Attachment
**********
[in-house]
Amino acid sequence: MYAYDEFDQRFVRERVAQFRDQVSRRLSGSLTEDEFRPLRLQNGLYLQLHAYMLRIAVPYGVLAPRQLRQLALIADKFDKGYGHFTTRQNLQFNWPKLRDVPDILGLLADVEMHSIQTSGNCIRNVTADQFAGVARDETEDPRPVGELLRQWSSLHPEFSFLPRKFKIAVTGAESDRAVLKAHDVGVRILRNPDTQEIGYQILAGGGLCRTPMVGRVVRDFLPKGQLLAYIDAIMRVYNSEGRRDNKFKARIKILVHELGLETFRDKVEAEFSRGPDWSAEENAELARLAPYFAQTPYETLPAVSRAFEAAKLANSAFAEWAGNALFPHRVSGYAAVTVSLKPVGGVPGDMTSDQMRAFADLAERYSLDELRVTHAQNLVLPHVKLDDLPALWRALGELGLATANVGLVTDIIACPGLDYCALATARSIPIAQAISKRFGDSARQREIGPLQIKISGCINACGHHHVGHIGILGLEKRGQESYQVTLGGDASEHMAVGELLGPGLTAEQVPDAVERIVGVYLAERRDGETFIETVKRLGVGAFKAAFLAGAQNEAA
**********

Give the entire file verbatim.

[in-house]
Amino acid sequence: MYAYDEFDQRFVRERVAQFRDQVSRRLSGSLTEDEFRPLRLQNGLYLQLHAYMLRIAVPYGVLAPRQLRQLALIADKFDKGYGHFTTRQNLQFNWPKLRDVPDILGLLADVEMHSIQTSGNCIRNVTADQFAGVARDETEDPRPVGELLRQWSSLHPEFSFLPRKFKIAVTGAESDRAVLKAHDVGVRILRNPDTQEIGYQILAGGGLCRTPMVGRVVRDFLPKGQLLAYIDAIMRVYNSEGRRDNKFKARIKILVHELGLETFRDKVEAEFSRGPDWSAEENAELARLAPYFAQTPYETLPAVSRAFEAAKLANSAFAEWAGNALFPHRVSGYAAVTVSLKPVGGVPGDMTSDQMRAFADLAERYSLDELRVTHAQNLVLPHVKLDDLPALWRALGELGLATANVGLVTDIIACPGLDYCALATARSIPIAQAISKRFGDSARQREIGPLQIKISGCINACGHHHVGHIGILGLEKRGQESYQVTLGGDASEHMAVGELLGPGLTAEQVPDAVERIVGVYLAERRDGETFIETVKRLGVGAFKAAFLAGAQNEAA